Even though less than 2% of people in the United States use specialty drugs, these prescriptions account for 51% of total pharmacy spending.
Many specialty drugs must be injected or infused by a health care provider, and the charges can vary widely from one infusion site to the next. Research from industry group AHIP finds that the cost to patients is particularly high when these drugs are administered in a hospital setting. According to AHIP, a single treatment of specialty drugs administered in hospitals cost an average of $7,000 more than the same drugs administered in infusion centers or other alternate sites of care.
“Site-of-care optimization strategies like referring patients to infusion centers for infusion therapy are one of the most proven strategies for reducing costs for patients,” said Marcus Garcia, senior director of payer and strategy relations at Rocky Mountain Cancer Centers (RMCC), which owns and operates 17 cancer infusion centers in Colorado. “But there are some misconceptions from the medical community around the value of infusion centers for both patients and their providers.”
Common provider misconceptions about infusion centers
Many physicians don’t have a full understanding of the capabilities, safety measures, and quality of care provided at alternative sites of care such as cancer infusion centers, Garcia said. At RMCC, for example, the team is composed of doctors, nurses, and other professionals who specialize in medical oncology, hematology, gynecologic oncology, radiation oncology, surgical oncology, and palliative care.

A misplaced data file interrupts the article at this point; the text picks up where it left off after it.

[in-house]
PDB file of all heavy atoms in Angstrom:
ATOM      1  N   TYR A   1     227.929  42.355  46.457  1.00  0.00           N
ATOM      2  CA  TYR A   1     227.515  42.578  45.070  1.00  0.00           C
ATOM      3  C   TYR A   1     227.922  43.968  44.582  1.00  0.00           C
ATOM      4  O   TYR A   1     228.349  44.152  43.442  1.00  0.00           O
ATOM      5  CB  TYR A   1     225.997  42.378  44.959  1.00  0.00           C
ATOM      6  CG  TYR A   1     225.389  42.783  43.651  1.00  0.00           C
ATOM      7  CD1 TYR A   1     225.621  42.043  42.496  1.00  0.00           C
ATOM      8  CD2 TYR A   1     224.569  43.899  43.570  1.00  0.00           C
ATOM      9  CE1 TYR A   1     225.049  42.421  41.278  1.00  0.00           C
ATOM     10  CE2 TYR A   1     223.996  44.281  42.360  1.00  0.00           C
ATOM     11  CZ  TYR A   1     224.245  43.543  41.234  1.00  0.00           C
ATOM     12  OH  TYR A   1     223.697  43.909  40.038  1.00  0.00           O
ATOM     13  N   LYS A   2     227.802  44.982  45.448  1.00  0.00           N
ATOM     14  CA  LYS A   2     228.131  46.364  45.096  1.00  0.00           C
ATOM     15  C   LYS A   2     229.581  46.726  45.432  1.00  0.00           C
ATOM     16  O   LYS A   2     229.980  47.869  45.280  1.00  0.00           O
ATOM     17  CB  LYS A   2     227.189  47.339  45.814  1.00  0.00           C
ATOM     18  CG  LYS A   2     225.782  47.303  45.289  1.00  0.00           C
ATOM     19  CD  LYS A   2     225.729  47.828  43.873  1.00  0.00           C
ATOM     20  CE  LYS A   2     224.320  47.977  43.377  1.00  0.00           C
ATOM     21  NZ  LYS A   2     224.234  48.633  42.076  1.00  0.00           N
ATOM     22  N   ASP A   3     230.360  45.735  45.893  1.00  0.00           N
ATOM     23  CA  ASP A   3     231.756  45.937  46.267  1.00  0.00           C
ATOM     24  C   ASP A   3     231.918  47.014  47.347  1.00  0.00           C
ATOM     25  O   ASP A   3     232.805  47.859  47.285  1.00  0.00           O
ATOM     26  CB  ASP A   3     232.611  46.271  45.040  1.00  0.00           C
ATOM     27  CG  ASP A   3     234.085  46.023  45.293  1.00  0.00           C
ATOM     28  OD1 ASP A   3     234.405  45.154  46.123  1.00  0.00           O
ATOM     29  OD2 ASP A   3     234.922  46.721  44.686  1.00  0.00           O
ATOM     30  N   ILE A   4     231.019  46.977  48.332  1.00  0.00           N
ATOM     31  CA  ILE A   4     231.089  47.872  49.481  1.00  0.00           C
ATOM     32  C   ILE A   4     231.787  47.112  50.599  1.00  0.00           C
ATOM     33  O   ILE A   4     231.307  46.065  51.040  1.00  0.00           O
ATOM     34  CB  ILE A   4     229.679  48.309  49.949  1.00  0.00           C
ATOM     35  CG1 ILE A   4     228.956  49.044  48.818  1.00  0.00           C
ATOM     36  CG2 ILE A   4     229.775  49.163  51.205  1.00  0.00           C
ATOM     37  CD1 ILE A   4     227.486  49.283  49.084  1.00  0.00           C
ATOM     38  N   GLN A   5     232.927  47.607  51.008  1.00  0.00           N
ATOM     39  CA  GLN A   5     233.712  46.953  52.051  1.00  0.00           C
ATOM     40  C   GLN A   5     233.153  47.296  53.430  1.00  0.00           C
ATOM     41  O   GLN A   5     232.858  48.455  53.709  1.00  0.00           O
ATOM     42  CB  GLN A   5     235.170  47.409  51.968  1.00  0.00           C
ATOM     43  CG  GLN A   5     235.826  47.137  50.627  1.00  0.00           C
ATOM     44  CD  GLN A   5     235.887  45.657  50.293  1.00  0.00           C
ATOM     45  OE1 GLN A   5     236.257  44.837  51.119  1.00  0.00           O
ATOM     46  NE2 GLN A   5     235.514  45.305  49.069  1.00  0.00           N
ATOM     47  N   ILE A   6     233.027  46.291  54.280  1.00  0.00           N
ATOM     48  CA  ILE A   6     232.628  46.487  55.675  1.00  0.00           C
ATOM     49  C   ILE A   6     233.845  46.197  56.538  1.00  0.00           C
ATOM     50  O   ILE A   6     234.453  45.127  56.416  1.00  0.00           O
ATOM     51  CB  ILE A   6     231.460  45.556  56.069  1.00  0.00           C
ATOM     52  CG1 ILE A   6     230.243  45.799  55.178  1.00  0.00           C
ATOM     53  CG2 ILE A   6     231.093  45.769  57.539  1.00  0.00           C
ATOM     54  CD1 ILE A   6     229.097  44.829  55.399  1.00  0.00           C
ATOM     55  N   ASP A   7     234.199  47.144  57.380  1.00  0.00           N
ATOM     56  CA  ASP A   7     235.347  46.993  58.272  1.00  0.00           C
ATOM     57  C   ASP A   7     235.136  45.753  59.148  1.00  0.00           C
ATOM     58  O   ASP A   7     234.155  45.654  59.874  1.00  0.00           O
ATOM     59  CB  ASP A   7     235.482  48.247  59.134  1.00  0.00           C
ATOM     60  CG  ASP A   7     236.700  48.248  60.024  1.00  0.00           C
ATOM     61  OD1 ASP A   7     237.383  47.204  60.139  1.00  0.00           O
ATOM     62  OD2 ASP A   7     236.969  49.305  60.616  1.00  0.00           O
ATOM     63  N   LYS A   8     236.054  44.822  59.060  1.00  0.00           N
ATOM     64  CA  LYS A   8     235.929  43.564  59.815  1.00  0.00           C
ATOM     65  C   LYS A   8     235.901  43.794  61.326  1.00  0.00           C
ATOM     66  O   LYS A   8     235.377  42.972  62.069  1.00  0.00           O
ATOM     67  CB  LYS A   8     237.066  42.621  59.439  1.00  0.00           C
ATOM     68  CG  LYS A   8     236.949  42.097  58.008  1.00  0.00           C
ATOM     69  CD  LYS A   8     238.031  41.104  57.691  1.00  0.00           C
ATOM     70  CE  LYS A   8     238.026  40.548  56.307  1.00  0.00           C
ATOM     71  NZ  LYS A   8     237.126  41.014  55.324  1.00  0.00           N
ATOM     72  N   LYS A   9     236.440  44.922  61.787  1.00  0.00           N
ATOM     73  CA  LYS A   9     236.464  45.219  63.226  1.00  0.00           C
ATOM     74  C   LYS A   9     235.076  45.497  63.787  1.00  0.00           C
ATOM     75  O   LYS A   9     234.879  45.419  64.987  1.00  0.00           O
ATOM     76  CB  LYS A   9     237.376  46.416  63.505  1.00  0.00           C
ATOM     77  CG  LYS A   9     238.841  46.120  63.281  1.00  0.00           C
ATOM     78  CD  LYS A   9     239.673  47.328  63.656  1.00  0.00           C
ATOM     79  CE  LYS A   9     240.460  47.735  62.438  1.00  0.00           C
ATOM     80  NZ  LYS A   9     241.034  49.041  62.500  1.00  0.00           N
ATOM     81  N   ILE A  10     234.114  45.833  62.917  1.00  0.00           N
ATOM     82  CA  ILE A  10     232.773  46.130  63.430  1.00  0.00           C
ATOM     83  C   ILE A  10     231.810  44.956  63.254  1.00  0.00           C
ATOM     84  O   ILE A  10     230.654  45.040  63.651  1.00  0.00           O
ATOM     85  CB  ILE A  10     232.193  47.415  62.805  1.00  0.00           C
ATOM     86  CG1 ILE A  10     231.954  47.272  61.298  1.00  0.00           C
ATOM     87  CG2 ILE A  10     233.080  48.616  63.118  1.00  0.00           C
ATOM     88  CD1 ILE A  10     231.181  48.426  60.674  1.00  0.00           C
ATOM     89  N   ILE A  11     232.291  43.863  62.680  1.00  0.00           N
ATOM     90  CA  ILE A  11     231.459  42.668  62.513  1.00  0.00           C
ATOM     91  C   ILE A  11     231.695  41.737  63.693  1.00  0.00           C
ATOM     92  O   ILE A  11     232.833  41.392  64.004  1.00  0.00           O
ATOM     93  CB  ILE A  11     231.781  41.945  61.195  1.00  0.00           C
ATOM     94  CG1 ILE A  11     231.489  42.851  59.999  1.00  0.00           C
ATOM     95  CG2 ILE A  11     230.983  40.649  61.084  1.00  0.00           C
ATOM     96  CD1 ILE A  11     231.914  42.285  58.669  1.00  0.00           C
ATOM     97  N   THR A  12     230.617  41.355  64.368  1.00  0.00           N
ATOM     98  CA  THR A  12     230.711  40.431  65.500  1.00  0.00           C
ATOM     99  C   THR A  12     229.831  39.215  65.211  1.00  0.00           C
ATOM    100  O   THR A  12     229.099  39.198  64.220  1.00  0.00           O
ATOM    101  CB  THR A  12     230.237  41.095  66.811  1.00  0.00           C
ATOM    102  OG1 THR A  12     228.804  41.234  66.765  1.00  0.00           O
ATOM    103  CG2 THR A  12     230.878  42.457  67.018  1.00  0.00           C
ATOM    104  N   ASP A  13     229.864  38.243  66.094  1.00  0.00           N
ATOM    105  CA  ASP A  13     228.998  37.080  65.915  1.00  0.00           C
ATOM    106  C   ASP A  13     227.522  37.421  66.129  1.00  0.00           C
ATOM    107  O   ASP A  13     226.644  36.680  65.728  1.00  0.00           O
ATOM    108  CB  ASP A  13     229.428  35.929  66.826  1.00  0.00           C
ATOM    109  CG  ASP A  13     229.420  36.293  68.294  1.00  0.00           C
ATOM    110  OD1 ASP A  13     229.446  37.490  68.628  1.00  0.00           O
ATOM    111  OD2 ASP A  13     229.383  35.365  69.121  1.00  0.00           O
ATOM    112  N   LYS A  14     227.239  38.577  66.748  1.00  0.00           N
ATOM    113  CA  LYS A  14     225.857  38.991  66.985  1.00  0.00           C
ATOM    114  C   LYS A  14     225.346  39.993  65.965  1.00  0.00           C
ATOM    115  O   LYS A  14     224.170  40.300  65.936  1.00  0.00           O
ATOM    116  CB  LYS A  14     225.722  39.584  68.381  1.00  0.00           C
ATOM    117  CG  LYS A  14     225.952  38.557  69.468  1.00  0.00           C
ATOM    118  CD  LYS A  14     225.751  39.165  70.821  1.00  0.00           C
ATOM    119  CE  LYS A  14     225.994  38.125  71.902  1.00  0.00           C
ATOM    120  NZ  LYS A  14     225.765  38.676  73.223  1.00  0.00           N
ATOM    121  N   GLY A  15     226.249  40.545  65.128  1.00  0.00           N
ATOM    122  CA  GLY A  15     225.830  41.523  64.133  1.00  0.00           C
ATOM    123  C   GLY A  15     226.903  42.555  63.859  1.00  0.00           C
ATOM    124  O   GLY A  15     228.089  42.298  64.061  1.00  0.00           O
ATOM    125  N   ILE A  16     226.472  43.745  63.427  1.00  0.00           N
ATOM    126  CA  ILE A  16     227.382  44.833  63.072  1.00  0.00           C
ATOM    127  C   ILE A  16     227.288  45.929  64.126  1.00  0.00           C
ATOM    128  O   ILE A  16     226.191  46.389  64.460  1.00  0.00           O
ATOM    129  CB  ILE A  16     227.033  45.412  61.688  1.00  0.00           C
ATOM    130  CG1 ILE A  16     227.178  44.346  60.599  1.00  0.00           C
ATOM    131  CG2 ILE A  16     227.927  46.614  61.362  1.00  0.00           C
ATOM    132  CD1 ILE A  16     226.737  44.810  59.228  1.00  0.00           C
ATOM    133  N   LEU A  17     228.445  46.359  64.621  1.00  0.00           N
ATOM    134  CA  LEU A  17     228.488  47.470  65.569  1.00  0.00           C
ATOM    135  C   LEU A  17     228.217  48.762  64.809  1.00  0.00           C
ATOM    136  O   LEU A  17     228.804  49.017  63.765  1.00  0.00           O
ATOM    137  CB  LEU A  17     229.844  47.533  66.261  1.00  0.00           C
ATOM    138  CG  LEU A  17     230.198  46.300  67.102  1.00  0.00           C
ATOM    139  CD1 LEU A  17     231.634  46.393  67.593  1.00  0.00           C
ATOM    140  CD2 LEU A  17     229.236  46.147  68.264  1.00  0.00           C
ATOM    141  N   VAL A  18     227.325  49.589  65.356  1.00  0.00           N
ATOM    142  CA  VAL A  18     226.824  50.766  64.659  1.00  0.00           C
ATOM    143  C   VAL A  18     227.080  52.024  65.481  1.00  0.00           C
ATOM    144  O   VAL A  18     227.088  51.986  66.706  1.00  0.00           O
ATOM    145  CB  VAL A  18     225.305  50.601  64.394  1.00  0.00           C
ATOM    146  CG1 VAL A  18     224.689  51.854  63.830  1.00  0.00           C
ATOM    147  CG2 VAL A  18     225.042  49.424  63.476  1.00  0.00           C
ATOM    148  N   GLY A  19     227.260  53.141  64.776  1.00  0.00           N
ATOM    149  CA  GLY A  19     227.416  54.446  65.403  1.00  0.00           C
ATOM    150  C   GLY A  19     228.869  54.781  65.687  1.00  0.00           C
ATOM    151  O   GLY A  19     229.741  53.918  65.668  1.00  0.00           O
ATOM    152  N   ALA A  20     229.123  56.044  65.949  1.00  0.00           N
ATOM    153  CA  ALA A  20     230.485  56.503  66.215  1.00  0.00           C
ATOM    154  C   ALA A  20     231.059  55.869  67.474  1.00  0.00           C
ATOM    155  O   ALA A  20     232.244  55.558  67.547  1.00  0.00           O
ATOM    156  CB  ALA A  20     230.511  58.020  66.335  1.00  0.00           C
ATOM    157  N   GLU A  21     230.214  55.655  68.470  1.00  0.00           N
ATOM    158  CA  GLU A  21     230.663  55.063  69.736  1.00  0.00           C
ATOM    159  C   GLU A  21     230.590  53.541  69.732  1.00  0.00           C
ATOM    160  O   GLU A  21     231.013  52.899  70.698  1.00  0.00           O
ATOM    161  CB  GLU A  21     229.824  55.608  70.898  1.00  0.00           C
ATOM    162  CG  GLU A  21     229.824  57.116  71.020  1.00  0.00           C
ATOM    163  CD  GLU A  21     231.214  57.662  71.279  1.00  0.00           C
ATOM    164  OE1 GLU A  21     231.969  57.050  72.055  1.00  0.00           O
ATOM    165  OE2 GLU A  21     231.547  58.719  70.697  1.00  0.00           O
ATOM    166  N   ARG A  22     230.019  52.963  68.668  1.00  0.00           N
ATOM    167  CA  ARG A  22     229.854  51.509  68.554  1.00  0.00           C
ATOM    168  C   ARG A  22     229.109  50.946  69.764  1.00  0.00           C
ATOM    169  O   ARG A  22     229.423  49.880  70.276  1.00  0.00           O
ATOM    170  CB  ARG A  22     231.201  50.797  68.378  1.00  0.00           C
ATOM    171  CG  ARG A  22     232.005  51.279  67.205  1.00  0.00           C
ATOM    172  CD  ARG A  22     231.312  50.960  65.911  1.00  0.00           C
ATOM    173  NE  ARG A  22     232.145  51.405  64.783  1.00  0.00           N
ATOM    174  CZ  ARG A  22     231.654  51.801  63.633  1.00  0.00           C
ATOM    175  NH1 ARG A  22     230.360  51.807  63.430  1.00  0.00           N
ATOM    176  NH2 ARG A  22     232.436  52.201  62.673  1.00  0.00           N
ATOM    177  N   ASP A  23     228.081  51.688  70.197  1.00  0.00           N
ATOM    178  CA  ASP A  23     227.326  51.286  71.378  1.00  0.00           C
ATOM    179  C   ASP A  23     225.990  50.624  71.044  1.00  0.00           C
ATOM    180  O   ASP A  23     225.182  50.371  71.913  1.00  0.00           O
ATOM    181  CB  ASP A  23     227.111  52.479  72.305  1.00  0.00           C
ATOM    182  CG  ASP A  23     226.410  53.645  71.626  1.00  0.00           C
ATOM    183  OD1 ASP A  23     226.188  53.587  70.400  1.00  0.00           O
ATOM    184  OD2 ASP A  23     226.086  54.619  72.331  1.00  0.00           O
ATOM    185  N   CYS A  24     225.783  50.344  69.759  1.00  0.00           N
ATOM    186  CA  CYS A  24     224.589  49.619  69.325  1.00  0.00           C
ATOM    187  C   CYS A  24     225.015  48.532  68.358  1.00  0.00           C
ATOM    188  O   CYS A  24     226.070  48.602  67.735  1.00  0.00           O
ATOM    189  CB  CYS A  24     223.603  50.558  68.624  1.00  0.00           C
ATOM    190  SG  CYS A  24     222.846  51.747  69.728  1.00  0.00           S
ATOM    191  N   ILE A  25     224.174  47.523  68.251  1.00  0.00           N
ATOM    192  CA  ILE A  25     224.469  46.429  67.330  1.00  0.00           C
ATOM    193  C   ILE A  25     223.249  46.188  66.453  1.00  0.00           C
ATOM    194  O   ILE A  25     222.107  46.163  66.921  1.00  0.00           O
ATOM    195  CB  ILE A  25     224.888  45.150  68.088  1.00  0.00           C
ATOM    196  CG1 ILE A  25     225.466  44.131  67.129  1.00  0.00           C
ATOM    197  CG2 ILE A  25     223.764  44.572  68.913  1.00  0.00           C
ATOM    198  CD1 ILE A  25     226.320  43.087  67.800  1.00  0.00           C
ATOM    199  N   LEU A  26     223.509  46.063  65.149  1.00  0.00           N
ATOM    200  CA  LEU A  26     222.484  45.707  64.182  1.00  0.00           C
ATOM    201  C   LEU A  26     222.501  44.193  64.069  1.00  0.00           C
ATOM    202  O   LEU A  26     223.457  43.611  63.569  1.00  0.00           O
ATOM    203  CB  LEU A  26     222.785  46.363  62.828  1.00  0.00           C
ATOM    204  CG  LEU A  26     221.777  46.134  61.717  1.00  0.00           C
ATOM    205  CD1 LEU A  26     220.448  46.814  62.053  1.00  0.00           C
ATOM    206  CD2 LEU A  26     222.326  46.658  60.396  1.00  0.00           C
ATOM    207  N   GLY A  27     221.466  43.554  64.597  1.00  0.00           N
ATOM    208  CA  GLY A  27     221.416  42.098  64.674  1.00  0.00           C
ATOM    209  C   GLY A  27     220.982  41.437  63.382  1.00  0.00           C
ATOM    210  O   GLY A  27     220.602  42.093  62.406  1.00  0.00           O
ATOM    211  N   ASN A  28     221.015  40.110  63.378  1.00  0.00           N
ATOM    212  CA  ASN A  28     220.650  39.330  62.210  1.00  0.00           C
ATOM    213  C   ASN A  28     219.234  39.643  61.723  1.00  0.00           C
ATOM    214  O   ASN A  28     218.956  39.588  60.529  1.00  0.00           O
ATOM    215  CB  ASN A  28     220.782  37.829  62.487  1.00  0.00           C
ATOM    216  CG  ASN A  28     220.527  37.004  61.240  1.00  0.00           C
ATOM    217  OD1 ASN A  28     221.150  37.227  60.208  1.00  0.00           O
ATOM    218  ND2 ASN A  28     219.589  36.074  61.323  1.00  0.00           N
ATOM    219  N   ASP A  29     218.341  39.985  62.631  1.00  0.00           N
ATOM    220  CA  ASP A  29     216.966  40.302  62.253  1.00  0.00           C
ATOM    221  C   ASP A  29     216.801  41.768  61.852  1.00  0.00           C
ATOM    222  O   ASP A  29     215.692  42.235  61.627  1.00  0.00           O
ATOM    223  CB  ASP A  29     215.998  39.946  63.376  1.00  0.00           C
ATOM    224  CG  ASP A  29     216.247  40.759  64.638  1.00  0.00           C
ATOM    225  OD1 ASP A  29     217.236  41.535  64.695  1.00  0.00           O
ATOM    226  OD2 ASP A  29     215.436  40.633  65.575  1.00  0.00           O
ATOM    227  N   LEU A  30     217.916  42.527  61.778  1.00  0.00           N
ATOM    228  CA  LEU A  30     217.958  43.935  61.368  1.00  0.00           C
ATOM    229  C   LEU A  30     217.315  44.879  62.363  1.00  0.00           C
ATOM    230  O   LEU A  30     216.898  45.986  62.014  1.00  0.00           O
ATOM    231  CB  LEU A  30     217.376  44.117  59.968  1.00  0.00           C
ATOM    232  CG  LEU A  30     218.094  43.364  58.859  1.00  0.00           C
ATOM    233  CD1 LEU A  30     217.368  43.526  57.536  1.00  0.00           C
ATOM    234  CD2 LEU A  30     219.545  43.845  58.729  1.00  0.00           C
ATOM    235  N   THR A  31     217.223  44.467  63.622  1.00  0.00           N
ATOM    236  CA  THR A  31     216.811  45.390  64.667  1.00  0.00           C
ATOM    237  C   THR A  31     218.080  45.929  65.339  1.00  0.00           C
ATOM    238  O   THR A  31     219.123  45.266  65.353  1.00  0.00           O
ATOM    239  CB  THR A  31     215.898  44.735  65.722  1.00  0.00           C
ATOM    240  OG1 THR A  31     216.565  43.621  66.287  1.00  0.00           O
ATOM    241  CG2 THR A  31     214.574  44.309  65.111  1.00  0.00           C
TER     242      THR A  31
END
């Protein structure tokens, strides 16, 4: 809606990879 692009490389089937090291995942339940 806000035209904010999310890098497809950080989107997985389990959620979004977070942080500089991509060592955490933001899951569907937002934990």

Infusion centers work closely with each patient’s medical care team, providing infusions that follow the prescribing physician’s directions. The prescribing doctor remains involved in the patient’s care, answering questions and receiving updates throughout entire process.
“We work collaboratively with our own staff and with a patient’s referring physician to provide high-quality, evidence-based care,” Garcia said. “Our providers send a summary note at the conclusion of every treatment to the patient’s physician. Additionally, when there are biosimilar equivalent infusion drugs available that the ordering physician may not know of, we contact them to see if they would like us to switch to the lower-cost biosimilar alternative. Our team becomes an extension of the medical care team, not a substitute.”
Benefits of referring patients to infusion centers
The benefits of infusion centers boil down to quality, access, and cost, Garcia said. Infusion centers follow the same regulatory guidelines and safety standards as hospitals. The differences are that hospitals have a lower nurse-to-patient ratio, while infusion centers often have more locations and offer more flexible scheduling.
By choosing a physician-owned infusion site instead of a hospital’s outpatient department, patients see much lower out-of-pocket and overall costs. For example, as part its partnership with RMCC, Cigna Healthcare patients have realized lower costs, along with increased satisfaction due to the level of coordination between the two organizations.